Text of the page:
Two tiny mountain lion cubs have taken up residency at Trione-Annadel State Park, where they’re being hidden away and cared for by their feline mom, one of seven cougars being tracked through the region by the nonprofit Audubon Canyon Ranch’s Living with Lions research project.
It’s the fourth litter born to one of the 15 lions that have been fitted with GPS tracking devices since the inception 2 1/2 years ago of the program under the leadership of South African biologist and big cat expert Quinton Martins.
The kittens’ first-time mother, a 3 1/2-year-old puma known as P11, only recently settled into her territory, which had been occupied previously by another tracked female found dead from natural causes Jan. 9 at around 9 years of age, Martins said.
They were discovered last month when data points on their mother’s GPS tracking device remained static for a couple of days, indicating she might be establishing a maternity den and preparing to give birth, said Wendy Coy, communications manager for Audubon Canyon Ranch.
Once Martins saw that she had moved away to scout for food — likely deer, cougars’ favored prey — he slipped in to snap a few photos and capture some footage of mom and babies, though the trio has since moved several times, as is typical.
Martins said the fluffy spotted cubs were probably about 10 days old and just over 2 pounds when he last saw them Feb. 12. They’ll spend the next year or so trailing their mother and learning from her as she hunts for them, killing food on average twice a week until her kittens are grown.
“These young cats hold the health of our shared landscape in their DNA,” Martins said. ”We look forward to sharing their story in coming months and connecting our greater community to their important role as a top carnivore.”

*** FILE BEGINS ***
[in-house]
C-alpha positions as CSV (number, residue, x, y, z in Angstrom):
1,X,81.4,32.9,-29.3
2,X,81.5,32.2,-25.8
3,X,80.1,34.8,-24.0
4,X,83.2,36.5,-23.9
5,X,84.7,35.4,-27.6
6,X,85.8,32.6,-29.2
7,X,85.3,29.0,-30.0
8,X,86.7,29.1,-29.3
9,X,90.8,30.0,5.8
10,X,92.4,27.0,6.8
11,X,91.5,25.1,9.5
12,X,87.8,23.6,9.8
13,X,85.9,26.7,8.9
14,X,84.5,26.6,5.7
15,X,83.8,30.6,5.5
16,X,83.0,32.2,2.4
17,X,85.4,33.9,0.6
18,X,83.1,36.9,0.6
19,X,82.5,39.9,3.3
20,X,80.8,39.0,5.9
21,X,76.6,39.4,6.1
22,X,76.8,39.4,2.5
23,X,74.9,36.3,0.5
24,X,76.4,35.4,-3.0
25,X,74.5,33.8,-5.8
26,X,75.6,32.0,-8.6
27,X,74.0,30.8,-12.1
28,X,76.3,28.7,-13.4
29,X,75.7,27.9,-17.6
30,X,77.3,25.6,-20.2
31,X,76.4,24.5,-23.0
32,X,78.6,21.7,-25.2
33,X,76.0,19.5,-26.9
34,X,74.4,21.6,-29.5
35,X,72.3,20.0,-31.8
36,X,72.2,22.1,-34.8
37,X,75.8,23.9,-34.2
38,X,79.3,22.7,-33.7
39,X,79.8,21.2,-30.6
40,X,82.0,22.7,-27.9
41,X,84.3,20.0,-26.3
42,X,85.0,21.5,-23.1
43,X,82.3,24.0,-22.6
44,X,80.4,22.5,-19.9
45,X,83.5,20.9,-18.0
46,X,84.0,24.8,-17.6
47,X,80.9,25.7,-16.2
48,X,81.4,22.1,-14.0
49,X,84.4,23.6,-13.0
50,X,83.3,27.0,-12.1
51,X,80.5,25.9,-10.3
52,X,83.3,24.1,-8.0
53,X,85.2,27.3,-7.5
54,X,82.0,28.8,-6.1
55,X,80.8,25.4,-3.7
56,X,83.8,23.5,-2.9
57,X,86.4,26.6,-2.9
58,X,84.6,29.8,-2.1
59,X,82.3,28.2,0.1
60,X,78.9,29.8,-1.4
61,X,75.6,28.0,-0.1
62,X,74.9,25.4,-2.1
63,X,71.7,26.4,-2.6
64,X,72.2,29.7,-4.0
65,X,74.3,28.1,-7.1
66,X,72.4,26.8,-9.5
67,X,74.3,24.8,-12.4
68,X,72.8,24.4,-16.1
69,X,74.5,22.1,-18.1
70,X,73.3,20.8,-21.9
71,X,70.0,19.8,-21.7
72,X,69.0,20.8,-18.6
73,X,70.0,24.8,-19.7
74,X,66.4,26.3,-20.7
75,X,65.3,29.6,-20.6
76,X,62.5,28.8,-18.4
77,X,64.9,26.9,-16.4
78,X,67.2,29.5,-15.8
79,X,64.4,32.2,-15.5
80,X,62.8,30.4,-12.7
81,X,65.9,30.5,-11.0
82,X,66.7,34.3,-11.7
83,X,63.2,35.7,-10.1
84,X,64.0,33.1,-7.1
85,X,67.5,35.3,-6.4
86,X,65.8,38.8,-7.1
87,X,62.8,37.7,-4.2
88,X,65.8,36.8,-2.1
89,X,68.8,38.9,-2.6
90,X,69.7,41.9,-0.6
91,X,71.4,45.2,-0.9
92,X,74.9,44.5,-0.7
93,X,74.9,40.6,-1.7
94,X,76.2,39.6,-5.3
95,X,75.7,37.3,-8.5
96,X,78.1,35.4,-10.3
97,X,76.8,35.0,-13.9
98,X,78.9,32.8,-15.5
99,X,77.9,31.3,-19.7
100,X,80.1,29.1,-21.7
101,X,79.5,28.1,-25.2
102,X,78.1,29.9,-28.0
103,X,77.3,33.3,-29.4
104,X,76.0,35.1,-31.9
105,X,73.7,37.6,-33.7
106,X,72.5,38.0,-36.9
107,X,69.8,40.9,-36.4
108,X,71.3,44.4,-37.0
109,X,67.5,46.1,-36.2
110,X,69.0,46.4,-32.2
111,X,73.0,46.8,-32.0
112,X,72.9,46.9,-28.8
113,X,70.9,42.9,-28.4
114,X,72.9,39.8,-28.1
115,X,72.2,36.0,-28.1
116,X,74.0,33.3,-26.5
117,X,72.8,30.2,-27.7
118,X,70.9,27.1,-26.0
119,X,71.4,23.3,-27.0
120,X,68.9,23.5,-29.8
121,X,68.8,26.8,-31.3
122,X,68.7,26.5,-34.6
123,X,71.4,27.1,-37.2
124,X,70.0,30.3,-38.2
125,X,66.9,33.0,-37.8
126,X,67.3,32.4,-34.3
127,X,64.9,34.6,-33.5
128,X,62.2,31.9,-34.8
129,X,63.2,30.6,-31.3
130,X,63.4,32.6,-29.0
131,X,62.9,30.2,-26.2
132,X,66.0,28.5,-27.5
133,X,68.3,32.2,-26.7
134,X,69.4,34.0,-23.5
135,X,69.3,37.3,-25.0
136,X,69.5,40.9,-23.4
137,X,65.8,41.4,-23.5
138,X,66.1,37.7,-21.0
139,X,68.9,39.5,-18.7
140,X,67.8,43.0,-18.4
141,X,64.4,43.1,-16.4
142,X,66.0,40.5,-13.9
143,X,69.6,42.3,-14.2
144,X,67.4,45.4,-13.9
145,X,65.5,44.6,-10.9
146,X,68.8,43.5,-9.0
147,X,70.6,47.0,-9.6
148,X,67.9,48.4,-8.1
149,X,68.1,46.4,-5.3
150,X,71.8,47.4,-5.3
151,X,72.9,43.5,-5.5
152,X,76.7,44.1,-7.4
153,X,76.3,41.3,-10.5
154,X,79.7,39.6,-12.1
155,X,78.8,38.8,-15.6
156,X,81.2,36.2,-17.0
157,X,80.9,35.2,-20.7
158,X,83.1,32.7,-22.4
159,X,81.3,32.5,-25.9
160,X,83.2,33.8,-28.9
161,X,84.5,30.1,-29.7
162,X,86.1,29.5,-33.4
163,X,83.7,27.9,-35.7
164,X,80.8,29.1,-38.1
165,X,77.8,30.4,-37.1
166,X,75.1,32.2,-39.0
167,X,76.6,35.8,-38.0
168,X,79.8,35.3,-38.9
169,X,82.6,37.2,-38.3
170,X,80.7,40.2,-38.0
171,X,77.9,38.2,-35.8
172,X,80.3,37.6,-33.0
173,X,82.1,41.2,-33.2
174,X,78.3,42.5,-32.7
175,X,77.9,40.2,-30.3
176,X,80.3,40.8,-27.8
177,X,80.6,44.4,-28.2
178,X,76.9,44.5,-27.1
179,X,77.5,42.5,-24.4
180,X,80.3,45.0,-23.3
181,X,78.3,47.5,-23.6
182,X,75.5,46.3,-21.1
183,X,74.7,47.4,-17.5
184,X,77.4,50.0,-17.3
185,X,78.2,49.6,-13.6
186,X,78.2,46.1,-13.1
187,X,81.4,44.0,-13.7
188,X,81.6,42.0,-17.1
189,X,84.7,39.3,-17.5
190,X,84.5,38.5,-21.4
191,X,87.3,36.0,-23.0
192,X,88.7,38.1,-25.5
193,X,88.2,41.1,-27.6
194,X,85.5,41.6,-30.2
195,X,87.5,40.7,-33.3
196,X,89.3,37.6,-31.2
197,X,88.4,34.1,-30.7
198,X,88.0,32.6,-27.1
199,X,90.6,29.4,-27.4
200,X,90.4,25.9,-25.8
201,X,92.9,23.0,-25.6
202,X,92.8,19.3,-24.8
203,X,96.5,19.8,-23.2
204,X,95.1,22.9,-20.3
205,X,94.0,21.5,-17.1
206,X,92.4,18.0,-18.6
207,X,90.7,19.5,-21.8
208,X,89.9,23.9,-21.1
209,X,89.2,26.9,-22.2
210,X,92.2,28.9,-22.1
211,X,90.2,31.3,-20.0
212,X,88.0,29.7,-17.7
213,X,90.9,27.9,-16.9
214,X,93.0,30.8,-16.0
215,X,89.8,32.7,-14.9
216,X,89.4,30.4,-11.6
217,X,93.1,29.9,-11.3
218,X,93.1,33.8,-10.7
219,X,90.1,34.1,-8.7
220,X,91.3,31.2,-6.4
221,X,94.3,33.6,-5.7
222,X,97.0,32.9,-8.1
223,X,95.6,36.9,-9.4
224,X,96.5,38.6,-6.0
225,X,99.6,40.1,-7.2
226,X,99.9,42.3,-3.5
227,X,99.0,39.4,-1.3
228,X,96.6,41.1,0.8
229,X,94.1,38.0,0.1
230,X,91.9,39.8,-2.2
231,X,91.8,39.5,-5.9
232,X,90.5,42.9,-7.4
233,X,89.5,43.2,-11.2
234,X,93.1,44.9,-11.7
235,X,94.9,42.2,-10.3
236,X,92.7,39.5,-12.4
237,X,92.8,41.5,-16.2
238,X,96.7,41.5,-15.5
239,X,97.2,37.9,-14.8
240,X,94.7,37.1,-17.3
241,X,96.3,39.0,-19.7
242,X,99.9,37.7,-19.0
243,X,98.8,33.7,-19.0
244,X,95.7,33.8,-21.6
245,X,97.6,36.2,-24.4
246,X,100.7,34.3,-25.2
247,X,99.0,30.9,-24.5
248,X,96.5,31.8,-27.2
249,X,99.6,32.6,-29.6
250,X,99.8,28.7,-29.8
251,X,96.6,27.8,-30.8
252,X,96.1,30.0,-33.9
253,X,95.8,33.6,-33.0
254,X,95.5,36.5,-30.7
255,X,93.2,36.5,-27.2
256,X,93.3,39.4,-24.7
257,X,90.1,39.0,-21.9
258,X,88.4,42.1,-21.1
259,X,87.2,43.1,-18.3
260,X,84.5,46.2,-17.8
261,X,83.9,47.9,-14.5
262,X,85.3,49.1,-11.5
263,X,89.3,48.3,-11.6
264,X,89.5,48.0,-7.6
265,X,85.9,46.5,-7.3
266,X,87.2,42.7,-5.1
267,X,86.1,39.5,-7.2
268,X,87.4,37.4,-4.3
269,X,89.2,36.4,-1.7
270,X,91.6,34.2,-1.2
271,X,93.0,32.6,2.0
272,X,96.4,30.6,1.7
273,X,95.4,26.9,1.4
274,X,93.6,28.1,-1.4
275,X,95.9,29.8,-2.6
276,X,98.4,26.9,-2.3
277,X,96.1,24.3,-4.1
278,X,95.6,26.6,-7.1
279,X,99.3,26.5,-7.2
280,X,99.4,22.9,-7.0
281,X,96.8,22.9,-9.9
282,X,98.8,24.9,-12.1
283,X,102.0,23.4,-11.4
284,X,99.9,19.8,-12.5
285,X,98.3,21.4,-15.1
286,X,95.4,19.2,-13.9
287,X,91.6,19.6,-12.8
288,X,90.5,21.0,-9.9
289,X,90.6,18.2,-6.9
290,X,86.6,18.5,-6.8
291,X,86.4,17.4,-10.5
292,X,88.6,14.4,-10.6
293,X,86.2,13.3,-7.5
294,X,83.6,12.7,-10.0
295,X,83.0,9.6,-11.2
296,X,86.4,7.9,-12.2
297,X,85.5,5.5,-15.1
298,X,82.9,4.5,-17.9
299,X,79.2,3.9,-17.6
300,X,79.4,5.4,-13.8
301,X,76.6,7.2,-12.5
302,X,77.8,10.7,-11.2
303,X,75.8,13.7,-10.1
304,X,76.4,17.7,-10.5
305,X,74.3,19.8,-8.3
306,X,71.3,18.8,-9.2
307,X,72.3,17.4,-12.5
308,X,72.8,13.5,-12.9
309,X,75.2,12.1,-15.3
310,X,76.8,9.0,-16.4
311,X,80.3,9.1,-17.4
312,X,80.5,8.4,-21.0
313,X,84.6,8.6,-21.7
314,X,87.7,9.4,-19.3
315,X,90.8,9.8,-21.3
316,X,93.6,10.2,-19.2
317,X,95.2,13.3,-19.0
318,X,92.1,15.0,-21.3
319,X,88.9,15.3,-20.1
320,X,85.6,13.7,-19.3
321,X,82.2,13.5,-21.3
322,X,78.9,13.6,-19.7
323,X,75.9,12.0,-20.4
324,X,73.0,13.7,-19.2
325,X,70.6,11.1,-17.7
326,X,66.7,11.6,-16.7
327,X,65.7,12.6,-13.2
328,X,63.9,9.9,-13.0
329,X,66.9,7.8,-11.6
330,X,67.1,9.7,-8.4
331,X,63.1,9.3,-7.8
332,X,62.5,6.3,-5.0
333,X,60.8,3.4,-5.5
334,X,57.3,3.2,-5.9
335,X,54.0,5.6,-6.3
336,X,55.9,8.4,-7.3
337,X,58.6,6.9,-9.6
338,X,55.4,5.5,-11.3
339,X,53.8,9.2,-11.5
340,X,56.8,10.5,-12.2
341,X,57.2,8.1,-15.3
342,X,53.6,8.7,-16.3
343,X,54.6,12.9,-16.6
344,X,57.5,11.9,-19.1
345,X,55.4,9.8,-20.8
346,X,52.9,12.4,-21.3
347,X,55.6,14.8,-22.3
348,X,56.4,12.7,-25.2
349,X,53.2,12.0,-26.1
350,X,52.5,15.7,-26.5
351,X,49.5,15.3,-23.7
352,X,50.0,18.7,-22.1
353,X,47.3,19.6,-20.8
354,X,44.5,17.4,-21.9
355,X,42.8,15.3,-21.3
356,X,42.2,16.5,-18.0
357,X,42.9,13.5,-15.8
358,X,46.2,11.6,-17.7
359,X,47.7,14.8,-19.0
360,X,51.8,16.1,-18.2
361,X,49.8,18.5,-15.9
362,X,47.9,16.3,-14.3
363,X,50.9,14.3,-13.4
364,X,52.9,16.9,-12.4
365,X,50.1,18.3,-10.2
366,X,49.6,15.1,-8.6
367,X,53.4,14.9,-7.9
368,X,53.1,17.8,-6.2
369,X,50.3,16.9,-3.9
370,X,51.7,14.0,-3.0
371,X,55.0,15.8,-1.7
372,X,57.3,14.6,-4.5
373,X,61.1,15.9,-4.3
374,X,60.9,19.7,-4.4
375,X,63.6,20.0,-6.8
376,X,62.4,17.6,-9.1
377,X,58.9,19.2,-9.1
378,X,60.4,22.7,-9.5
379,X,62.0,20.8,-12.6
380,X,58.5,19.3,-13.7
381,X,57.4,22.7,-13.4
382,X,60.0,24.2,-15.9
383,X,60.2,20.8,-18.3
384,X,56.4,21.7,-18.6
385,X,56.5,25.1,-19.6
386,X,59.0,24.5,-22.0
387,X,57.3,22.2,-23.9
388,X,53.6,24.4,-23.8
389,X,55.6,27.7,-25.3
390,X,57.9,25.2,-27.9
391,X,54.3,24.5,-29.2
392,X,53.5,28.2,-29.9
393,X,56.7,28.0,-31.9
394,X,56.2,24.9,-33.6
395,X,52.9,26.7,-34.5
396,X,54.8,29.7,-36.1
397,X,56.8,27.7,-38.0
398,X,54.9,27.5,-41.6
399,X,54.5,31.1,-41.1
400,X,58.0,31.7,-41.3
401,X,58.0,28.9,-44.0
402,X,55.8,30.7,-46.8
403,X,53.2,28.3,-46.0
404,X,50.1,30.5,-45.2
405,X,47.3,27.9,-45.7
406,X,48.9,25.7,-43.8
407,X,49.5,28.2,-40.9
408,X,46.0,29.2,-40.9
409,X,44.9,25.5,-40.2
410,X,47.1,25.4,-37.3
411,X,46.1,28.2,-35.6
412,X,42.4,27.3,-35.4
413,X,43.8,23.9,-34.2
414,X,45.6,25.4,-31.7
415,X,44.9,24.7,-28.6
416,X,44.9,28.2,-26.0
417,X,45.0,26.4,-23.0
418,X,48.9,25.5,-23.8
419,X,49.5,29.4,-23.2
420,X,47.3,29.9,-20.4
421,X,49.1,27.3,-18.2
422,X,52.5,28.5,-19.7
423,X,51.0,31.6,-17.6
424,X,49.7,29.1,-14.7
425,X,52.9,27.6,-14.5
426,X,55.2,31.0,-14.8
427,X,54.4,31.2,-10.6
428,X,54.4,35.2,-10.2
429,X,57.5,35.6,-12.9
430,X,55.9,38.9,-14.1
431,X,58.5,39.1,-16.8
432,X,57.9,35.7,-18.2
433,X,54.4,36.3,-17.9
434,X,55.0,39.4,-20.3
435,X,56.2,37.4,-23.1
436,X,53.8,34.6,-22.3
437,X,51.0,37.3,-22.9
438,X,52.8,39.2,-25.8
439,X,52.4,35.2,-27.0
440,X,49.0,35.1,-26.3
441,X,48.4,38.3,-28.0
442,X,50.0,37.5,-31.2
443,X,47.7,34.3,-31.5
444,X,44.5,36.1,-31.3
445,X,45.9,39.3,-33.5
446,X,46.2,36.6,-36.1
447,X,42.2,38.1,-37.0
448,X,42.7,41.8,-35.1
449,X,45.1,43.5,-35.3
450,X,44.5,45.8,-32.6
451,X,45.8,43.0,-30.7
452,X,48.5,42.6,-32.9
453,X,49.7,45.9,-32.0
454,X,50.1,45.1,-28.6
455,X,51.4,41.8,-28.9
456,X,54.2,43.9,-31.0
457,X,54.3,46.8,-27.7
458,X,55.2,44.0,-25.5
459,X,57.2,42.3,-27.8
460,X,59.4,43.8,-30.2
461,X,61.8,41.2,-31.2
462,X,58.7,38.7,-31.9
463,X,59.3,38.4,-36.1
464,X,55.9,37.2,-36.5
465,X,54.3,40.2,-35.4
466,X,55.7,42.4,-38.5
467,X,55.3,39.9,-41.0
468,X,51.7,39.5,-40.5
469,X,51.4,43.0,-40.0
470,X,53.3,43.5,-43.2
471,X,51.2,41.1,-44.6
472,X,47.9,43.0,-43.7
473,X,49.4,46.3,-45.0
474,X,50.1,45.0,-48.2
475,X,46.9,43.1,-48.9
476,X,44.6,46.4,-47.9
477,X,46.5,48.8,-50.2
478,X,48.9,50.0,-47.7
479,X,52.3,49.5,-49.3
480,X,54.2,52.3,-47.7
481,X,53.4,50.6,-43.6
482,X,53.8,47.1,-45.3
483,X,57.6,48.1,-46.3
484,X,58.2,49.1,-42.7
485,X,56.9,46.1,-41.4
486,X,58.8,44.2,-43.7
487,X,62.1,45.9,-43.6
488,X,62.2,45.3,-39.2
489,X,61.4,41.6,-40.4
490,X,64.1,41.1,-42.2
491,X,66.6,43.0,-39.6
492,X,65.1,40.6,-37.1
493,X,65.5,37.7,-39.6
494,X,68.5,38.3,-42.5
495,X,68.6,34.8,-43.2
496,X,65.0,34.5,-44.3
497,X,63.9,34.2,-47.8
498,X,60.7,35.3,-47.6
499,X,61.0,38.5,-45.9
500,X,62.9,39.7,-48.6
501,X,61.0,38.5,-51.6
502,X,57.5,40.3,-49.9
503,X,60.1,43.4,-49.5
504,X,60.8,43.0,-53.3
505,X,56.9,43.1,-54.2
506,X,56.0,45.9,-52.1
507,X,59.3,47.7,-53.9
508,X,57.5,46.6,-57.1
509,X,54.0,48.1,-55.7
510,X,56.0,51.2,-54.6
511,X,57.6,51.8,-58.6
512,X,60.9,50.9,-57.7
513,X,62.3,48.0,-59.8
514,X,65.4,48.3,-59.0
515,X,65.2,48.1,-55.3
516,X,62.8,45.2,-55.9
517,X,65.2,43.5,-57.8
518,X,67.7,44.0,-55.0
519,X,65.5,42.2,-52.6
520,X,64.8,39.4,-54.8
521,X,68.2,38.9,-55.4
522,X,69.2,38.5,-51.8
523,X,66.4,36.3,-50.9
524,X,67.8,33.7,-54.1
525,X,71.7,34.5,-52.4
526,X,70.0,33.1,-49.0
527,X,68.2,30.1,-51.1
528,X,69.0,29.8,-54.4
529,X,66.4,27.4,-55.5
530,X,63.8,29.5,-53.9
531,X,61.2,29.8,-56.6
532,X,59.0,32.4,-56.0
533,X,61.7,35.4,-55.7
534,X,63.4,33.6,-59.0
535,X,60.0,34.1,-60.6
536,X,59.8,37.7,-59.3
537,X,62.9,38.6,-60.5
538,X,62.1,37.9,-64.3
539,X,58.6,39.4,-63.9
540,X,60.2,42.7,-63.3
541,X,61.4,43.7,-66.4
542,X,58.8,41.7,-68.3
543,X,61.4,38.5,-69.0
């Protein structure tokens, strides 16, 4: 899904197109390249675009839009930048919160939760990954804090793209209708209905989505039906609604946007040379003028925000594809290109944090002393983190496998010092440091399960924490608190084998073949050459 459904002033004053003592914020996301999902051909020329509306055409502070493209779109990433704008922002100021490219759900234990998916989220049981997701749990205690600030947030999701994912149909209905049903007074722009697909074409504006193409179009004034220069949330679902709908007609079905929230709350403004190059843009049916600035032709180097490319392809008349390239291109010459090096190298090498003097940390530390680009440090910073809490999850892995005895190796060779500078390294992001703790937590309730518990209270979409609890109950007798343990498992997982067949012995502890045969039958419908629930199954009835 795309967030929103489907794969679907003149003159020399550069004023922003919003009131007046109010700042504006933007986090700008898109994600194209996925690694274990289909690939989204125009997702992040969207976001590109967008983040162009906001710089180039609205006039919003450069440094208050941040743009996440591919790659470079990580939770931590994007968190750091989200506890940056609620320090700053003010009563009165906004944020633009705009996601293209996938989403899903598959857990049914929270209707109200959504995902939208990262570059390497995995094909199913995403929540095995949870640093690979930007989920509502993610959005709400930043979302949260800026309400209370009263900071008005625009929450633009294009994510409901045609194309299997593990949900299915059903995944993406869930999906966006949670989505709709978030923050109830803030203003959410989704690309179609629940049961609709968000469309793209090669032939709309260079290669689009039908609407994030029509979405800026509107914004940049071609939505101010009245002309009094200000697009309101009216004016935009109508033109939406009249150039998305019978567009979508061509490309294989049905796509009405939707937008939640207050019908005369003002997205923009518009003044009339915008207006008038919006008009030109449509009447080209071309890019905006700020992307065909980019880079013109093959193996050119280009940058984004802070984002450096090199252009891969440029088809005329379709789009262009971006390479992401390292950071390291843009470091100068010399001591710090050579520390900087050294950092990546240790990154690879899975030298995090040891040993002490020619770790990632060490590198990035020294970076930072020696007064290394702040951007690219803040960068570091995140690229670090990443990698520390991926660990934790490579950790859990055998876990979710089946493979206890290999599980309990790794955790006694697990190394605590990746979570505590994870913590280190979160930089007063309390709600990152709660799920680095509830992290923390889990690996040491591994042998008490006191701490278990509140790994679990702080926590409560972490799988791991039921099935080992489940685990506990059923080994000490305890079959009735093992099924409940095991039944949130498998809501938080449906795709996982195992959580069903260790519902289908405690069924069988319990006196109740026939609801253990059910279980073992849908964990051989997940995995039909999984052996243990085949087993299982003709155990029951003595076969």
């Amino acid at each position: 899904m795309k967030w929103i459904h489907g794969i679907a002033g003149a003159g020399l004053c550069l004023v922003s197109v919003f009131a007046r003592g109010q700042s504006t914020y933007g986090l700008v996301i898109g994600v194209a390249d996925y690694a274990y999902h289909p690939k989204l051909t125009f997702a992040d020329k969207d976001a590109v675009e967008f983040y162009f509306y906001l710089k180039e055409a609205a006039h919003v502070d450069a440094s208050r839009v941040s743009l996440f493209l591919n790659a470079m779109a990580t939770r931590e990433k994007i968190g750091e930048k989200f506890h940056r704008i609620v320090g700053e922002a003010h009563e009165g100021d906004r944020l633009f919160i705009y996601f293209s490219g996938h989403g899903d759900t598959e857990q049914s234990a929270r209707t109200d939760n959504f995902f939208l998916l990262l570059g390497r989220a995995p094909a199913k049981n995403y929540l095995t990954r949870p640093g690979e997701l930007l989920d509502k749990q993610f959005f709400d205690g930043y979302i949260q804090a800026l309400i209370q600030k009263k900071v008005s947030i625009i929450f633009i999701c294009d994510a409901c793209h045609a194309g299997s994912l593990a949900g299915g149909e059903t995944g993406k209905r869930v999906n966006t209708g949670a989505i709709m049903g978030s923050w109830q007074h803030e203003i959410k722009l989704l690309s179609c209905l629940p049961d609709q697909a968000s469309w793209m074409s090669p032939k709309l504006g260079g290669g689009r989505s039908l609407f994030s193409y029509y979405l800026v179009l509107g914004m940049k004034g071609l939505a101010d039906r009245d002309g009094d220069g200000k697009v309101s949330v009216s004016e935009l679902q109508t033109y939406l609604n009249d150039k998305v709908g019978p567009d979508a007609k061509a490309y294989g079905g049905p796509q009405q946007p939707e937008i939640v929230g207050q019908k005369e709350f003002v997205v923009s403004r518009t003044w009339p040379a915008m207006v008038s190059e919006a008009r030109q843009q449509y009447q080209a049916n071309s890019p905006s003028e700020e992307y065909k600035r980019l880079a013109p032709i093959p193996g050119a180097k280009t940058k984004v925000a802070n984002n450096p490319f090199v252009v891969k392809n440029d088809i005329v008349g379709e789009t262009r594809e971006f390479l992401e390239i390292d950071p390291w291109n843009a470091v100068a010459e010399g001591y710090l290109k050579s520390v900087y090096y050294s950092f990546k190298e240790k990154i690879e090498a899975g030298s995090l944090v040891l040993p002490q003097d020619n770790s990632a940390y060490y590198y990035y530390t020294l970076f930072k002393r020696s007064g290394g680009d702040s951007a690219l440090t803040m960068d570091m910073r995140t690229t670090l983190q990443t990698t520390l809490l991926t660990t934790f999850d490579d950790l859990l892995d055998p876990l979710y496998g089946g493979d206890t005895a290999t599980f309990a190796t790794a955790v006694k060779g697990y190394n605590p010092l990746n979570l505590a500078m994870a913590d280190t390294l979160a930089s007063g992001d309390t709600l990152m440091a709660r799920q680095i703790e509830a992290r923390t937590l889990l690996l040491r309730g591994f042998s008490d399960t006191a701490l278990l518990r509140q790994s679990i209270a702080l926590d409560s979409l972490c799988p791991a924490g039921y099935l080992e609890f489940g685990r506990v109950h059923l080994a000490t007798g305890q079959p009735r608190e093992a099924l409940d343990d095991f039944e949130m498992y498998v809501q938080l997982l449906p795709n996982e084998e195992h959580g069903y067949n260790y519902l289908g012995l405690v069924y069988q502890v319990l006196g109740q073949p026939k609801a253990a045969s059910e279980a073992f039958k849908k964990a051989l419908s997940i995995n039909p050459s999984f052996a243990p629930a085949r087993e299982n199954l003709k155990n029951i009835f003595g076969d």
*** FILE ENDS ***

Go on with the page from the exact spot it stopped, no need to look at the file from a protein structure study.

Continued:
He and his team hope the pair will live long enough to perhaps be collared themselves one day as part of a large-scale effort to better understand the region’s apex predators, their key territories, migration routes and habitat preferences so as to support their survival.
Like most wildlife, the youngsters are extremely vulnerable to injury and death, particularly in a developed world. Their starting point is a 50 percent mortality rate even absent any human intervention, Martins said.
But juvenile mountain lions near civilization carry additional risk, especially when they disperse from their mothers and have to learn to hunt and fend for themselves, usually between about 12 and 18 months of age.
Even in the wild, they struggle during this time their own food and territory, which puts them at risk from other mountain lions. They also have to contend with obstacles like roadways, motor vehicles, rodenticides and poisons in their prey, even fencing.
In addition, there are people who want to kill them.
Though hunting of mountain lions has been banned in California since 1990, individuals who lose livestock, pets or property to a mountain lion have the right to obtain a depredation permit from the state Department of Fish and Wildlife to trap and humanely kill the animal responsible — though Martins believes the only effective solution is to better safeguard whatever animal is at risk of becoming prey.
The mountain lions that are being tracked are only a fraction of those who make their home in the North Bay, he says. Killing one only makes room for another to claim its territory, potentially attracting more than one adult lion to an area to vie for the rights to it and causing social disruptions that can have an even greater impact on unsecured domestic animals.